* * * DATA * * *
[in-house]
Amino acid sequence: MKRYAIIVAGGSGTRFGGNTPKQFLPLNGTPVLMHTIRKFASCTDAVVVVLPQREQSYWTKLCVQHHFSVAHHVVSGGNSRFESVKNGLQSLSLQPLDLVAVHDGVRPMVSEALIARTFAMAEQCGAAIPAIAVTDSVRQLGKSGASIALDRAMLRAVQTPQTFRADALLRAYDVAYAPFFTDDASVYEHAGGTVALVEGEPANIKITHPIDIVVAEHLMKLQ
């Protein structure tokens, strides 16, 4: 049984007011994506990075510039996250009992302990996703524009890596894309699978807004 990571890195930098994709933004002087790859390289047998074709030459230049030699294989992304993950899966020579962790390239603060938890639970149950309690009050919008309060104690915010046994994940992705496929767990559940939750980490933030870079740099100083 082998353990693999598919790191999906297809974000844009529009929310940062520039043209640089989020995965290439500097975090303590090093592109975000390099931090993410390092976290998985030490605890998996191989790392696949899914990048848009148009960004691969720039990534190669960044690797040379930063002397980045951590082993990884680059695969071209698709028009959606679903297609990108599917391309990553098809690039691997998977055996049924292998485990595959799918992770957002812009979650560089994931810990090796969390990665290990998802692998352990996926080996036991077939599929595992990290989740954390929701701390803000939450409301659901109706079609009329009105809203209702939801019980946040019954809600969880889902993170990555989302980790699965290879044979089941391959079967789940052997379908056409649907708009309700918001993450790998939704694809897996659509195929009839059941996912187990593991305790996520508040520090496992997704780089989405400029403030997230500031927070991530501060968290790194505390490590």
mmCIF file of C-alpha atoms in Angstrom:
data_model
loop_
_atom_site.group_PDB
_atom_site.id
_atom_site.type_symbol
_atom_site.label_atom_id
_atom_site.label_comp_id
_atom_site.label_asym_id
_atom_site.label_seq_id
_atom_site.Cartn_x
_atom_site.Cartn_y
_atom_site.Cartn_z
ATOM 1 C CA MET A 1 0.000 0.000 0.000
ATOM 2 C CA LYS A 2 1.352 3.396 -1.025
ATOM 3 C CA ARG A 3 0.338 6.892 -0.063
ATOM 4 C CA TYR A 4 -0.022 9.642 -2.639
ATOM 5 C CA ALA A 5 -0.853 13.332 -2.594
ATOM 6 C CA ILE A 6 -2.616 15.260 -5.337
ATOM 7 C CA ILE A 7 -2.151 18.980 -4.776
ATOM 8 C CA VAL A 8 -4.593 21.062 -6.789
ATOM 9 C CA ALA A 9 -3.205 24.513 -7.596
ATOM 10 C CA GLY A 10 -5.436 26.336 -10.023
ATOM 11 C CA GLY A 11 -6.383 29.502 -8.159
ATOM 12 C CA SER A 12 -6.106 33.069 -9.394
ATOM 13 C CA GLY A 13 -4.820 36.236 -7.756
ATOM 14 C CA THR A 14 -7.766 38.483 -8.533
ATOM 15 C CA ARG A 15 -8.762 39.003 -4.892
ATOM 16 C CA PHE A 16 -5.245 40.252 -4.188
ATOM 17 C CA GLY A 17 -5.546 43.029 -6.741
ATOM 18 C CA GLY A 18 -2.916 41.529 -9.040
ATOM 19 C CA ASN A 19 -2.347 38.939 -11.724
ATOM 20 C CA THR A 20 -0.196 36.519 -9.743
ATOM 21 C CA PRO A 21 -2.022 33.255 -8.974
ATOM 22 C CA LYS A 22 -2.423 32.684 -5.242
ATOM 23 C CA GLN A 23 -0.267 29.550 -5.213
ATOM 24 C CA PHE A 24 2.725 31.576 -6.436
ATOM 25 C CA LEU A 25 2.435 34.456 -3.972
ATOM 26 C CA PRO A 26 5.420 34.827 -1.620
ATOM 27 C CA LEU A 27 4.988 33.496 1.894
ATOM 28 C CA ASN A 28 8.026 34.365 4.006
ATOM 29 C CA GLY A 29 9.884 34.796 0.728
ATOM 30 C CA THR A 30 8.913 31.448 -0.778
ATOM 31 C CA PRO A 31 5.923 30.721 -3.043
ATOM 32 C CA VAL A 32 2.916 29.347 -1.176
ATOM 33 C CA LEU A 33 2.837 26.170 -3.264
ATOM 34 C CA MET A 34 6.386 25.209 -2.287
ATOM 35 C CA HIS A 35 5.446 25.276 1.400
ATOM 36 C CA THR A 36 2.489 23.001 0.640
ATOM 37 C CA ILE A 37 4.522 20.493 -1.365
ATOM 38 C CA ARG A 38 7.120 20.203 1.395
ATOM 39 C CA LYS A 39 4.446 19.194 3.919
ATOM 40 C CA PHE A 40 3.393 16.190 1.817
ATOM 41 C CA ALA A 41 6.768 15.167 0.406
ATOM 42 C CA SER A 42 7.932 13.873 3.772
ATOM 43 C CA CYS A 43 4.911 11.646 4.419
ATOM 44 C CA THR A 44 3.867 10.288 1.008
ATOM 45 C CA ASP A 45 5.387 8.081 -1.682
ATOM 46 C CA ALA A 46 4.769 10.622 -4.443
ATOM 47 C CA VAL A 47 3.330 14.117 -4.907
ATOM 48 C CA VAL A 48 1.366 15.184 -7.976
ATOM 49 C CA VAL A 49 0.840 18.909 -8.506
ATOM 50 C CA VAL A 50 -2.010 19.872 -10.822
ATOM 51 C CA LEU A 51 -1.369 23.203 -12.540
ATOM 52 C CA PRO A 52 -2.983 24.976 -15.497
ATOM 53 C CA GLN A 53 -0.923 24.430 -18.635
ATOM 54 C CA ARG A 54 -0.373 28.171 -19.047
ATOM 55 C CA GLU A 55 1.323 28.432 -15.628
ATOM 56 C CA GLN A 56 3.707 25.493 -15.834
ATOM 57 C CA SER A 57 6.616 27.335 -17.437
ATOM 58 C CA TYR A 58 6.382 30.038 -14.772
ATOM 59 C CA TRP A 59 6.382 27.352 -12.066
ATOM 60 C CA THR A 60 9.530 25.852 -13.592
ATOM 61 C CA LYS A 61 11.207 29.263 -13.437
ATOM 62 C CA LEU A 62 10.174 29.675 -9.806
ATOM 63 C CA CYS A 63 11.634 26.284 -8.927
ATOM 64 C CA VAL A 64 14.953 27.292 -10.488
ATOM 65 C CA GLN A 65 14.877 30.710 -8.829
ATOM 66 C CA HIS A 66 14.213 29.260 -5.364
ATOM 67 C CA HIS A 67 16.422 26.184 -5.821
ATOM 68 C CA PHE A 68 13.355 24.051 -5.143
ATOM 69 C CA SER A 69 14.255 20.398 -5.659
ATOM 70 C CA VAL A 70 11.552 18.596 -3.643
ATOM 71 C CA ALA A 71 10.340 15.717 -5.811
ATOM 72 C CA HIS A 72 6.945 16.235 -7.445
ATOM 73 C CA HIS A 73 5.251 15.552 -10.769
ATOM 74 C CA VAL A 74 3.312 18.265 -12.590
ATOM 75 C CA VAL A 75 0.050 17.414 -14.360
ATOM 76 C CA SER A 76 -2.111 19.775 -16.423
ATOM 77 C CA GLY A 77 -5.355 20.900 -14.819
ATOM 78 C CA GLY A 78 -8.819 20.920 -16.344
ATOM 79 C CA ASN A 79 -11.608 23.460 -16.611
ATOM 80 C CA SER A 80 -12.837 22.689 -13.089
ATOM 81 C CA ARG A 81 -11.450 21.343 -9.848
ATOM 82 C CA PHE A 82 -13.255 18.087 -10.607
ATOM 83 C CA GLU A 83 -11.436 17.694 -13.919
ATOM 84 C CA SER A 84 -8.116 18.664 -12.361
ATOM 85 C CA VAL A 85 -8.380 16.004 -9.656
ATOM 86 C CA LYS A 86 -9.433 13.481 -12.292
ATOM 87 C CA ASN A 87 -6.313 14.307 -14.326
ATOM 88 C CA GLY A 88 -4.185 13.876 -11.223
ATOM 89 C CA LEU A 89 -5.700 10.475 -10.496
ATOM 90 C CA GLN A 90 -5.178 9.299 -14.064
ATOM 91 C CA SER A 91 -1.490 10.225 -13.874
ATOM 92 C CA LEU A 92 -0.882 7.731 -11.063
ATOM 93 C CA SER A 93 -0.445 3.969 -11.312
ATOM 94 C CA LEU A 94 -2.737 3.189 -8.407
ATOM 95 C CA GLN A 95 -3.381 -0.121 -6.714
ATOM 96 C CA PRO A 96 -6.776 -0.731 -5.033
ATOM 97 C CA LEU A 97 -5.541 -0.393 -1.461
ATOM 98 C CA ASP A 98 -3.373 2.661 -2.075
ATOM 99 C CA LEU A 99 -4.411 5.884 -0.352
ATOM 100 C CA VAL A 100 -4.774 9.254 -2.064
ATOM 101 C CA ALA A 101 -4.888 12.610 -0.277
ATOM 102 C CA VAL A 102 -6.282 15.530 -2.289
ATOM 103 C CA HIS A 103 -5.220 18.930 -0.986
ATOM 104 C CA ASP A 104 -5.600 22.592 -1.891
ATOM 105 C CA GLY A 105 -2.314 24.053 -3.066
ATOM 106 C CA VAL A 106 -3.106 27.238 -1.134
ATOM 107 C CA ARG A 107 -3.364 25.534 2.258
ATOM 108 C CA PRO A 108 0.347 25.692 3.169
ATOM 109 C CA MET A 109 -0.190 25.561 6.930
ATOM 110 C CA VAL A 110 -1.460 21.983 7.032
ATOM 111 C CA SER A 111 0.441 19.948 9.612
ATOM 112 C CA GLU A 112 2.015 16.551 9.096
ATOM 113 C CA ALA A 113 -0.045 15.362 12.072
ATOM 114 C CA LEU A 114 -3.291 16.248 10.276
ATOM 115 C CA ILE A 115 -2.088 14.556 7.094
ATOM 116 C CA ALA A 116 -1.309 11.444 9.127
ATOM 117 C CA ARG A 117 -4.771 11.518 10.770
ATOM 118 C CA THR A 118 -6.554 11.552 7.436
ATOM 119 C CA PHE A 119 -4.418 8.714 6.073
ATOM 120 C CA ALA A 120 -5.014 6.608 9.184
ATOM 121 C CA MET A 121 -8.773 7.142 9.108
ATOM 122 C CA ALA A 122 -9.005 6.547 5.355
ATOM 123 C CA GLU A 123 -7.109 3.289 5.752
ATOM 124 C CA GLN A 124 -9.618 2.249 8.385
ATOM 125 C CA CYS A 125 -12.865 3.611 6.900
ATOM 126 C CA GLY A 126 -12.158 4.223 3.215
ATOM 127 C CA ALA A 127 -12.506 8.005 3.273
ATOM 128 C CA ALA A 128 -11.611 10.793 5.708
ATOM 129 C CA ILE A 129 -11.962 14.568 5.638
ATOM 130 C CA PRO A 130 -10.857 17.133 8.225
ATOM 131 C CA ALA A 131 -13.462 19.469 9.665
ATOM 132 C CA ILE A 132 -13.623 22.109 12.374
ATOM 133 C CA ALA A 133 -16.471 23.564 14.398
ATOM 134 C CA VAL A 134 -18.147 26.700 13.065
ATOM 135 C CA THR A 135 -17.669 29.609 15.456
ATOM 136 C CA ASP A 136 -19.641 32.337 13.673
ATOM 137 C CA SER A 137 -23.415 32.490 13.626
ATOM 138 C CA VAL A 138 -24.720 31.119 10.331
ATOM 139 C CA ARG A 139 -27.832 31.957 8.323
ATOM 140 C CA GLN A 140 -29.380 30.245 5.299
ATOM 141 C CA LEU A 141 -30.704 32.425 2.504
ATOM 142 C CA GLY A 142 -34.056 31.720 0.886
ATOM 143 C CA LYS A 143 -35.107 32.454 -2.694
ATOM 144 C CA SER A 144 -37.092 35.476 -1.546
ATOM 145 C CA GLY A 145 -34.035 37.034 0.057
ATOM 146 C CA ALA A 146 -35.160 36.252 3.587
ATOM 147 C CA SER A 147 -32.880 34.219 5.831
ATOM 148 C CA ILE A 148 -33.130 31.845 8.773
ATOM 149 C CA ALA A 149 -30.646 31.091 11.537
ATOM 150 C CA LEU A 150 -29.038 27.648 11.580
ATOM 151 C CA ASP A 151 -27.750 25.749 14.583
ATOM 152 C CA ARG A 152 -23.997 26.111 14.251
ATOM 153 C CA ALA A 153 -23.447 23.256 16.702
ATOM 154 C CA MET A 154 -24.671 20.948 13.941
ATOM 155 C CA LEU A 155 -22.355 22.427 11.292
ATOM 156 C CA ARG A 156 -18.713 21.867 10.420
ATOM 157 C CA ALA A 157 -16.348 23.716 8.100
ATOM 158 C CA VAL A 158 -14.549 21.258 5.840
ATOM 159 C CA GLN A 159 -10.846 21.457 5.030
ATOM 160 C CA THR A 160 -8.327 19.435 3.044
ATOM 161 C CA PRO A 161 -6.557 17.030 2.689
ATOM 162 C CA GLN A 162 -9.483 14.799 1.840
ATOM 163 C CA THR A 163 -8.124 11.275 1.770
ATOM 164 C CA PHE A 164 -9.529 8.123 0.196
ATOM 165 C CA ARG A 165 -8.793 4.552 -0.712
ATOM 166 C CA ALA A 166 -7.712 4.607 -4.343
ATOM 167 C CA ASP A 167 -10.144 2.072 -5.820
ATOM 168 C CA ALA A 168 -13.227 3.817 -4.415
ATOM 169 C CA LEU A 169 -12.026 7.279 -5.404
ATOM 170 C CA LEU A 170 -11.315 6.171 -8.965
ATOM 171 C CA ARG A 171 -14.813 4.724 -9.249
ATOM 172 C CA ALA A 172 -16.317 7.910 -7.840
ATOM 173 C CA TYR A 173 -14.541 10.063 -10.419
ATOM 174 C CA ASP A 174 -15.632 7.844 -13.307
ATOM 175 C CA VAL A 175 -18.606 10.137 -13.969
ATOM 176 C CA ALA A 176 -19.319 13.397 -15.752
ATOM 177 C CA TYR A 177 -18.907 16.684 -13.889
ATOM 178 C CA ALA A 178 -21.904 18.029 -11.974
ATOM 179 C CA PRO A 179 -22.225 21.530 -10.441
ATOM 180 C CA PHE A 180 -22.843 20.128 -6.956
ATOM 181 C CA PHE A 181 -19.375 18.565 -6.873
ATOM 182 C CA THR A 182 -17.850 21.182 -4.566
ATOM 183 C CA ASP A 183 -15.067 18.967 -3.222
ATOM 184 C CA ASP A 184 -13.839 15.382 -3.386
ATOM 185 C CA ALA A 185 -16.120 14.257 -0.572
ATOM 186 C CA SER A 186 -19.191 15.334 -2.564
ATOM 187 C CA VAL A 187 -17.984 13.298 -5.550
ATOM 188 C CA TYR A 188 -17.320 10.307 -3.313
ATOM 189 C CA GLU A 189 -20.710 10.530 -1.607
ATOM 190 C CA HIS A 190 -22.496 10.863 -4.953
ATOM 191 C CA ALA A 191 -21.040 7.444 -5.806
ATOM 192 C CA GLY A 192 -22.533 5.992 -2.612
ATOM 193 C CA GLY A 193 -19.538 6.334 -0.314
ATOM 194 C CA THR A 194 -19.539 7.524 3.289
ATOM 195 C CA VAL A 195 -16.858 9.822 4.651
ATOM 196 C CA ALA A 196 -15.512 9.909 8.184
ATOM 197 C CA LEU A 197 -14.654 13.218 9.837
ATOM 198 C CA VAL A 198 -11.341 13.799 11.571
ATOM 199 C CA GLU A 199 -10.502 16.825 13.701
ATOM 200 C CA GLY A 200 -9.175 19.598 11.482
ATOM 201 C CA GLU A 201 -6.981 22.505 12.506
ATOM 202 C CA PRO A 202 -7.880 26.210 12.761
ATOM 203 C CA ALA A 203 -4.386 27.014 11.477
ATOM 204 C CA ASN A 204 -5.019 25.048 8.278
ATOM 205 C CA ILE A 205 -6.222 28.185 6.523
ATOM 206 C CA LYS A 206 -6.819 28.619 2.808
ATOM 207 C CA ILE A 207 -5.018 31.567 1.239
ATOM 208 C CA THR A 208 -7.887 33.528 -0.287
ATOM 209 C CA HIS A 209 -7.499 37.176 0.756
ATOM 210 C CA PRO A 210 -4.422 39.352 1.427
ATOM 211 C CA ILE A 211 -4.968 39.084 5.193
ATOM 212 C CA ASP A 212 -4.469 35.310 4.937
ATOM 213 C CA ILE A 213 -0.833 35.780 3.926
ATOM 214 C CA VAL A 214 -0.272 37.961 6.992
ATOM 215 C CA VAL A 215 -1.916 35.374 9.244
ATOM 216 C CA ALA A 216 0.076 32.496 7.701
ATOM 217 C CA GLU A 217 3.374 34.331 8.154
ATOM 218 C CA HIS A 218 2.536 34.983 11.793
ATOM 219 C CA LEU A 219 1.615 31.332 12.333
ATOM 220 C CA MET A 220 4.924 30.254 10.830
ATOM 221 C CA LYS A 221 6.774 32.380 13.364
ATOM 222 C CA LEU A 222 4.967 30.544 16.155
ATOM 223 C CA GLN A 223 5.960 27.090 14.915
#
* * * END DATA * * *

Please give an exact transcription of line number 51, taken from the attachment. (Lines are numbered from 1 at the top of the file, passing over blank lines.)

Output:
ATOM 35 C CA HIS A 35 5.446 25.276 1.400